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Author: Subject: things we bring back from baja
MrBillM
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[*] posted on 7-6-2018 at 09:02 PM
I once knew a Guy ...................


.................... Who imported a Chica from Baja. Although (technically) she was delivered to him on the U.S. side.

Other than shells by the case which I usually gave away to friends and co-workers, I mostly settled for liquor until one Holiday weekend when U.S. Customs made my life miserable for a few hours over what they considered an unreasonable excess and a bad attitude.
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Skipjack Joe
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[*] posted on 7-7-2018 at 05:16 AM


We thought about bringing back this fella, but put him back. I kept one before and it looked pretty drab after drying up.

starfish1.jpeg - 108kB
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basautter
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[*] posted on 7-7-2018 at 08:07 AM


My favorite souvenir is a grey whale vertebra I found on the beach. It's been on my fireplace mantel ever since!
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[*] posted on 7-7-2018 at 08:07 AM


I like to bring back large granite rocks for my garden, clean granite sand from arroyos for planting bulbs. Olive oil from LA Cetto winery. A friend I used to travel to Baja with made me this El Marmol onyx lamp. It has 2 small bulbs inside.



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David K
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[*] posted on 7-7-2018 at 08:09 AM


Quote: Originally posted by motoged  
Quote: Originally posted by ncampion  
I always bring back two bottles of Controy, the "Licor de Naranj" in the green bottle used to make Margaritas. Can't find it in the US any more and there is not a really good substitute.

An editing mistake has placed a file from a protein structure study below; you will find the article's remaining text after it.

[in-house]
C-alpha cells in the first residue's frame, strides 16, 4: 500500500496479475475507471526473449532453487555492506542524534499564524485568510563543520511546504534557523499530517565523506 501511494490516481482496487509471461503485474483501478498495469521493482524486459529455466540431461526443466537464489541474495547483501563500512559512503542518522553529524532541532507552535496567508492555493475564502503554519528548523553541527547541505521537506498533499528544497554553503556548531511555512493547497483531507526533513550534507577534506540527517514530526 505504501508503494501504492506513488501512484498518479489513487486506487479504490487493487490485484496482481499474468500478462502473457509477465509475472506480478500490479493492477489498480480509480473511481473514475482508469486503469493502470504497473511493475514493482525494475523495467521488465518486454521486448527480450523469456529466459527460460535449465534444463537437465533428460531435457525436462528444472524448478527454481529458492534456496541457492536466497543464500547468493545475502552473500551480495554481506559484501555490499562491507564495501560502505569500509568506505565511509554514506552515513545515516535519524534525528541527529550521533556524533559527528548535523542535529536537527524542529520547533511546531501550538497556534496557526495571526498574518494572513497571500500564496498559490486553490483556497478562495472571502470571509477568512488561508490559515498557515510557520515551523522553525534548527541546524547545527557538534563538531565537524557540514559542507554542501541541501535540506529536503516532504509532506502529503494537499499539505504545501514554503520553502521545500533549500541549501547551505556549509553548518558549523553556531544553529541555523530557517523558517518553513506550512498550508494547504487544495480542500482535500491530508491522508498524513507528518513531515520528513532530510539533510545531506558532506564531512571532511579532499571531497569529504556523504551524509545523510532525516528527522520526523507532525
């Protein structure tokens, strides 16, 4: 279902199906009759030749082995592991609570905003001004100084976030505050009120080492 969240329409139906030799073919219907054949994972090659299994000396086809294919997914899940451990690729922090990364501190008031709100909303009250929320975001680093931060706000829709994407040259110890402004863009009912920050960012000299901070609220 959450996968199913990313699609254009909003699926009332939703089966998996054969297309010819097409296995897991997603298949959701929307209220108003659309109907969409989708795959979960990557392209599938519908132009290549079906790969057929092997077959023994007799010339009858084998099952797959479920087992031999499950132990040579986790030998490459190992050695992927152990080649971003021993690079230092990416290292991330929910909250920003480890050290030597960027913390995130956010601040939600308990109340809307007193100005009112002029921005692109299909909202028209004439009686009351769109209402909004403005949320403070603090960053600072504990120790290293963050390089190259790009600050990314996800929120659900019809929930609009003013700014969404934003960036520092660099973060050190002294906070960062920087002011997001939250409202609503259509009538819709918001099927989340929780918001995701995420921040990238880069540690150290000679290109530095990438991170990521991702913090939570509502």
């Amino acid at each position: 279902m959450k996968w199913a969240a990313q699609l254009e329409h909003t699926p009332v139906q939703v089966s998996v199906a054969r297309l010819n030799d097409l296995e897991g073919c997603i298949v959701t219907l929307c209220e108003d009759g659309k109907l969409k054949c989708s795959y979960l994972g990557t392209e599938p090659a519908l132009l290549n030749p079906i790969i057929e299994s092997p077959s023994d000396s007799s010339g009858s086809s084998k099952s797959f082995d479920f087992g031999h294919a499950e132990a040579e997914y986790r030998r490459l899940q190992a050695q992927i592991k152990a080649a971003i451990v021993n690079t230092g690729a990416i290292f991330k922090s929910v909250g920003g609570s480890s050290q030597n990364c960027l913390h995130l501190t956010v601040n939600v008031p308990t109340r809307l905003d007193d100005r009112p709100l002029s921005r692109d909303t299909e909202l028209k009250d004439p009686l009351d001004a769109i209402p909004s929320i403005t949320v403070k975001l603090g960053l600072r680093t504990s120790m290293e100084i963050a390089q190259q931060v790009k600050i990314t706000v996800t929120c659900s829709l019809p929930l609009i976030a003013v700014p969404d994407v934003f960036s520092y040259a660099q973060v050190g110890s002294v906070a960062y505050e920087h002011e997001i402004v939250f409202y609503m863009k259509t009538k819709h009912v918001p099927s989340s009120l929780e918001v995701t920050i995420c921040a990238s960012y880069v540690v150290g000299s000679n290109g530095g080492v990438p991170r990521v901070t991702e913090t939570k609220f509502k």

Controy is the inexpensive imposter of Cointreau but is sweeter.
Triple Sec is another orange liqueur....:light:


Some say Damiana Liqueur is the true mixer, from the region around La Paz. The bottle looks like a pregnant woman since damiana is an aphrodisiac.

From http://www.damiana.net/ :

ABOUT DAMIANA LIQUEUR
Damiana Liqueur is a light herbal-based liqueur from Mexico. It’s made with the damiana herb that grows in Baja California, Mexico. It has great mixability and tastes great as a shooter. The bottle is uniquely shaped and is modeled after an Incan Goddess. The Damiana Margarita is very popular in the Los Cabos area of Mexico and Mexican margarita folklore says that the very first margarita ever made was made with Damiana Liqueur (not that silly French liqueur).



[Edited on 7-7-2018 by David K]




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ncampion
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[*] posted on 7-7-2018 at 08:36 AM


Quote: Originally posted by motoged  
Quote: Originally posted by ncampion  
I always bring back two bottles of Controy, the "Licor de Naranj" in the green bottle used to make Margaritas. Can't find it in the US any more and there is not a really good substitute.


Controy is the inexpensive imposter of Cointreau but is sweeter.
Triple Sec is another orange liqueur....:light:


Correct, however the French Cointreau is about 3 X the price of Controy and I have done a side be side and like the Mexican product better. You do need a little sweetness to partially counteract the lime juice. Triple Sec is my last chance substitute if I run out of Controy.




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David K
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[*] posted on 7-7-2018 at 08:39 AM


Try the Damiana, it is sweet.



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[*] posted on 7-7-2018 at 09:35 AM


I love the 'What on Earth?" expression on people's faces when they see this on my wall.

Found it on a beach near Santa Rosalillita.

Inspired by Pauline's collection of odds and ends.

shark-on-wall2.jpg - 173kB
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BajaGlenn
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[*] posted on 7-7-2018 at 10:22 AM


Three dogs at different times over the years the last one died yesterday-all strays!!!
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bajabuddha
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[*] posted on 7-7-2018 at 04:58 PM


Quote: Originally posted by David K  
Try the Damiana, it is sweet.